Ricardo with the delicious Mole at home

Test your cooking skills at home, with Ricardo’s famous Mole Poblano recipe:
Mole Poblano by Ricardo Alcaide and Gerd Van Den Daele

1⁄2 kilo of lard
180g mulato chilies
180g pasilla chilies
180g ancho chilies
60g chipotle chilies
200g almonds
200g of peanuts
200g of walnuts
200g raisins
5 plantains
80g aniseed
7 cloves
100g sesame seeds
1 handful of coriander, stems
1 tbsp whole black pepper
75g cinnamon sticks
2 large tortillas
4 tbsp brown sugar
8 cloves garlic
3 peeled tomatoes
2 large onions
3 tablespoons salt
3 tablets of 70-85% cocoa chocolate
1 whole chicken to make a broth
(to make stock add: cilantro, onion, pepper, carrot, garlic, salt, pepper, Worcestershire sauce and 2 organic vegetable or chicken stock cubes)

Soak in lukewarm water for half hour. Remove all chilies seeds and keep some aside for toasting. Toast slightly over the griddle until dry out, taking care not to burn them. Then, place the toasted chilies in a separate saucepan with 4 cups of water.

ROAST the tomatoes and garlic cloves slowly over a dry non-stick pan, medium heat for long time until slightly burned or golden, and set aside.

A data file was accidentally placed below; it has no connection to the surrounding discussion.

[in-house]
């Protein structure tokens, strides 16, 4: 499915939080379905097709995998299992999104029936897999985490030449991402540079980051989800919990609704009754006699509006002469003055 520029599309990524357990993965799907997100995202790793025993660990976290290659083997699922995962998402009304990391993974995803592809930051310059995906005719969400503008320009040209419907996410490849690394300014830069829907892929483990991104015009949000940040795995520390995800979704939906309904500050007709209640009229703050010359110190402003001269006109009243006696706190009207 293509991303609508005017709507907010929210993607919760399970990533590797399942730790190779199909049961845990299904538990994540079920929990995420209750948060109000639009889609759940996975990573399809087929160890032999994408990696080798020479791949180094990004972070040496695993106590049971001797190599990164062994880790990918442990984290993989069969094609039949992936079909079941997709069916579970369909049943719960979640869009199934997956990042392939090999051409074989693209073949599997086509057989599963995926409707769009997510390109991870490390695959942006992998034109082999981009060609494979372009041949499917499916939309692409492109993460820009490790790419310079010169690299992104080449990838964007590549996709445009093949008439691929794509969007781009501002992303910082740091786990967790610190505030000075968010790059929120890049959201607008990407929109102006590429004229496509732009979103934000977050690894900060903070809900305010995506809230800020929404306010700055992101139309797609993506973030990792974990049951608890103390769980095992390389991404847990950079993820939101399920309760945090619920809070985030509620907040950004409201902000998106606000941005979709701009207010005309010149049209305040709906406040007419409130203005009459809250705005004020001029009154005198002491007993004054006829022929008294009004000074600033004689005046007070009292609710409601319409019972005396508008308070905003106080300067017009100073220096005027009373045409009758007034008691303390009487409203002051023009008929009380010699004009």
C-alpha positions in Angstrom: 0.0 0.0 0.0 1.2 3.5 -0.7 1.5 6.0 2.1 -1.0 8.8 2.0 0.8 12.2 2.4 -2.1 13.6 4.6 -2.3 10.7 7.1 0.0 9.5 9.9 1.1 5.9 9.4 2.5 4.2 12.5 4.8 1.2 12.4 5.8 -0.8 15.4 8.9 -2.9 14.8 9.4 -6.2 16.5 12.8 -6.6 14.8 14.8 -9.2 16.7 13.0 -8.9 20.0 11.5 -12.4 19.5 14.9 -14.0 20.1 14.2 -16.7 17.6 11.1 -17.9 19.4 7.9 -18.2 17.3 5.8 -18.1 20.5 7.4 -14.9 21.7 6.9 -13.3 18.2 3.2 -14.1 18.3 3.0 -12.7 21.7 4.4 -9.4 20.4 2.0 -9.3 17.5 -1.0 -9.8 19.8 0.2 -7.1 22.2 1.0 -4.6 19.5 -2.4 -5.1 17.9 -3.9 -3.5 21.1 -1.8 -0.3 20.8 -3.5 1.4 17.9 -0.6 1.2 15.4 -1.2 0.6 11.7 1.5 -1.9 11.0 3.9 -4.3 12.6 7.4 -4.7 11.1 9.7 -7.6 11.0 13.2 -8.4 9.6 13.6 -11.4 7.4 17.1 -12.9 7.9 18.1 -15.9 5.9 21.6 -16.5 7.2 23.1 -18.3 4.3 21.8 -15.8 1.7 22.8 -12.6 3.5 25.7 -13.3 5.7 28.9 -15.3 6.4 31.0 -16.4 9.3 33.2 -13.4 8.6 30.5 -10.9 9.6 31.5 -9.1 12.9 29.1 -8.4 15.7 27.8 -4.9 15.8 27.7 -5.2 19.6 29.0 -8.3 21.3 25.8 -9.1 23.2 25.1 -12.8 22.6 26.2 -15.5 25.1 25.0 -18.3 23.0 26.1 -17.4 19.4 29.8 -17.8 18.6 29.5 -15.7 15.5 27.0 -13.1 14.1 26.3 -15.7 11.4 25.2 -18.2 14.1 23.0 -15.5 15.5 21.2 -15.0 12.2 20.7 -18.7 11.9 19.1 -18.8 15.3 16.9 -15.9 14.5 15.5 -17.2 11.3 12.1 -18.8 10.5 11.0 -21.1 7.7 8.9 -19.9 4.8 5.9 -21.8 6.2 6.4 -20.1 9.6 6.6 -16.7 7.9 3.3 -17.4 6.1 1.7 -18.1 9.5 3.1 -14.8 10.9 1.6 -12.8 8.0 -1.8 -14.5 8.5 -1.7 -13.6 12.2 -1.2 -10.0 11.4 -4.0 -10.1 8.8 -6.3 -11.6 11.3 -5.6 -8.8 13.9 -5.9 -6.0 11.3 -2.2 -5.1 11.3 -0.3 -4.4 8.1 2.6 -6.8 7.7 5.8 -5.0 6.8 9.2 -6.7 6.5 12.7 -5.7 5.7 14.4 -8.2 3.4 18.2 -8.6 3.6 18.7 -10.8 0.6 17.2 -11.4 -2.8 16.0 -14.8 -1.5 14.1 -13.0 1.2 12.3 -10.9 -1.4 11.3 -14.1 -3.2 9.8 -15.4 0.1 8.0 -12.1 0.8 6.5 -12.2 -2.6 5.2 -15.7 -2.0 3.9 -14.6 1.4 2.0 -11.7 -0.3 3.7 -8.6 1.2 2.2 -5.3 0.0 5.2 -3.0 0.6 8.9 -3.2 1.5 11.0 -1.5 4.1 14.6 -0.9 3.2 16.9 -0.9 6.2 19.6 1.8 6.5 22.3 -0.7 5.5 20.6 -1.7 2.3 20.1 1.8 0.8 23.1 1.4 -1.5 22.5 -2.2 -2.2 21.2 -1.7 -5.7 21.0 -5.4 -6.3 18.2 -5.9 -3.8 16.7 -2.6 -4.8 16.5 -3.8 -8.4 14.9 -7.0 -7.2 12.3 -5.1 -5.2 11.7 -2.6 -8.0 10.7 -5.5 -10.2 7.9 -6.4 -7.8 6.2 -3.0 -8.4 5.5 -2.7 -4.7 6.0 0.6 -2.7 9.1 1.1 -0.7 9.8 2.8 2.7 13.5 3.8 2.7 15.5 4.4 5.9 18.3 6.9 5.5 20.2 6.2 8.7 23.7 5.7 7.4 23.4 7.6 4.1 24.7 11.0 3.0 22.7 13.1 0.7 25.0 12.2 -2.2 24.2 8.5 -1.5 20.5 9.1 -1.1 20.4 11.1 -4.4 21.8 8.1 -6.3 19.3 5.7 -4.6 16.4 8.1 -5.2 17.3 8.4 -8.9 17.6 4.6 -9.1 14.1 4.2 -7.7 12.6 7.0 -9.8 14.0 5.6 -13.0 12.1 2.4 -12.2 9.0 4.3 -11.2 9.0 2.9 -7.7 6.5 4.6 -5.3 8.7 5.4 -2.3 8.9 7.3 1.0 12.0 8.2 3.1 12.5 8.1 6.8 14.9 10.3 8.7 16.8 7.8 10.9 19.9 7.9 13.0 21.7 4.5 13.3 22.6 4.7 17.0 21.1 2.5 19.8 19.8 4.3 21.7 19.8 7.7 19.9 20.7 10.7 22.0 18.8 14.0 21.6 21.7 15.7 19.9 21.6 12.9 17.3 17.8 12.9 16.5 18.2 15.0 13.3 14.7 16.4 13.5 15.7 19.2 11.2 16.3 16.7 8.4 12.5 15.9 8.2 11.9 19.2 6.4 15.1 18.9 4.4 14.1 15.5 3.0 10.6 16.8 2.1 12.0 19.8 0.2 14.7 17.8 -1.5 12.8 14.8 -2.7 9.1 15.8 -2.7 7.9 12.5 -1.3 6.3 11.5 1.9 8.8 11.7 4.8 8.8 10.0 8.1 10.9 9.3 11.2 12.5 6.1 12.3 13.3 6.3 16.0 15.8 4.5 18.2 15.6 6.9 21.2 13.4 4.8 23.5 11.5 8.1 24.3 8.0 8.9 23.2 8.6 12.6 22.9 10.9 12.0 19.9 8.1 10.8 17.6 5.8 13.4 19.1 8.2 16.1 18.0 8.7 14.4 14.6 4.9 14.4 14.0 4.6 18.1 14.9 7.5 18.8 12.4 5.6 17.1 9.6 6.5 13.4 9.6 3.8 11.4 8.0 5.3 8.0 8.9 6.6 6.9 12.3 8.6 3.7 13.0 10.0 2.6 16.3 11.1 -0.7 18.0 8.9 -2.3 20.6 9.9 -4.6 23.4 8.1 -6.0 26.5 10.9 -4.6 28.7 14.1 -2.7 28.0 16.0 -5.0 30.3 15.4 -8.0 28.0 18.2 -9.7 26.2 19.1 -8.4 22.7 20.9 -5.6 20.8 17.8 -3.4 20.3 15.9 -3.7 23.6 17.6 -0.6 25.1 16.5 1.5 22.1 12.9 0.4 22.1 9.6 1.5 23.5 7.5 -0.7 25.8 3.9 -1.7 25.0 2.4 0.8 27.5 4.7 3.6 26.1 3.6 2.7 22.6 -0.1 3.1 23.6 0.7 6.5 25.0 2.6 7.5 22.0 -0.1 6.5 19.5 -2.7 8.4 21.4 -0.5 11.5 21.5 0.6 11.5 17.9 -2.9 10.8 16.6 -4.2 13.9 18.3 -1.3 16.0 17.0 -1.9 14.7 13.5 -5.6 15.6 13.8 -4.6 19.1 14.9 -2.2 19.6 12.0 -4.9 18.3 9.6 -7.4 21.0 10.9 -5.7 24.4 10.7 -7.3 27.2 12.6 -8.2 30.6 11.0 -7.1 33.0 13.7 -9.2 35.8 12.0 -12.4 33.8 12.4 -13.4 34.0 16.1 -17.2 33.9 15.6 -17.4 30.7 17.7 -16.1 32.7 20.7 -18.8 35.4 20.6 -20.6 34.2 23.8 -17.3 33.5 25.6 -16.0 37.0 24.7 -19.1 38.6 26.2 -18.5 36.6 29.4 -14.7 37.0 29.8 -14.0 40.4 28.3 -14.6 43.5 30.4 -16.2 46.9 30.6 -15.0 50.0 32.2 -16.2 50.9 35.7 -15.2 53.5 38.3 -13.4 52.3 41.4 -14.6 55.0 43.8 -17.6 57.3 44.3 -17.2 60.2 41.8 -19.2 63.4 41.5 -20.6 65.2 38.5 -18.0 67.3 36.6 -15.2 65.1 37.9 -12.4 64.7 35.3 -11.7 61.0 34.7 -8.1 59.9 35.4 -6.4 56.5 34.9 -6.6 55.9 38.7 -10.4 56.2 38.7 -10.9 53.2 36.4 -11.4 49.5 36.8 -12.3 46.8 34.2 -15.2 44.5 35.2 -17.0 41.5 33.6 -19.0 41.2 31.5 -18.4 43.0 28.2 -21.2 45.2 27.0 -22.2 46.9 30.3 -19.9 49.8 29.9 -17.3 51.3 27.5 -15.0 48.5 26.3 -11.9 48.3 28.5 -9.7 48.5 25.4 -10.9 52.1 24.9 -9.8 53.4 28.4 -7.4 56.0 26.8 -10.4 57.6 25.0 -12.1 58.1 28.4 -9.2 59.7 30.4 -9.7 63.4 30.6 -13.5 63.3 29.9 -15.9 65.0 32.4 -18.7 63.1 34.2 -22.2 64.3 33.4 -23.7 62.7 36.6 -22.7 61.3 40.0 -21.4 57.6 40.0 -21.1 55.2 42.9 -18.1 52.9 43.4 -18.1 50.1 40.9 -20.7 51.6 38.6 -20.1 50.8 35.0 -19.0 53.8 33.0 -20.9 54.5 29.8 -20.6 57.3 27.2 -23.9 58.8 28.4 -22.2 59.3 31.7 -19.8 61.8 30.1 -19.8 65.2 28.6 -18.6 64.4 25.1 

FRY the ingredients in the lard, in the following order:
Finally, add the onions. When the onions are golden brown, fry a little more, together with 1⁄2 cup of aniseed and the handful of coriander for about 3 min.
Set aside.

TOAST sesame seeds, whole cinnamon, anise, and cloves – being careful not to burn
Add one or two tablespoons of chilies seeds (to make it more or less spicy), and whole black pepper corns.

Grind everything well in a electrical blender and set aside. Boil the chicken for about 40 min. for the stock. Set aside

LIQUIDISE the chilies in their water, and with the help of the stock if necessary, gradually mix all the remaining ingredients together – just enough to liquefy the cream. Put all the ingredients in a large pot with lard at the bottom. Add the sugar and salt. Sometimes will need extra water to blender easily, adding the minimum as possible.

Boil the blended mixture for an hour or two, even longer if needed, stirring constantly so that the bottom does not burn, until it thickens (loses moisture) and changes colour to a toasted brown. Add the chocolate. Adjust salt and sugar. It should be balanced between sweet and salty.

Add the chicken pieces, previously cooked, or cooked separately in a fry pan with little virgin olive oil, salt and pepper, preferably boneless, add the mole and adjust with the broth until slightly runny sauce. Garnish with toasted sesame seeds. Serve with white rice and use roasted sesame seeds for garnish.
Mole sauce can also be served with fried eggs and Mexican tortillas for breakfast or brunch.

VEGAN version can be made, replacing the lard for virgin olive oil, and making the broth with only vegetable stock and using grilled Tofu instead of chicken.

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Ricardo Alcaide, 'Holding the Horizon'
Exhibition view at Dimensions Variable, Miami, 2021
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Ricardo Alcaide, 'Holding the Horizon'
Exhibition view at Dimensions Variable, Miami, 2021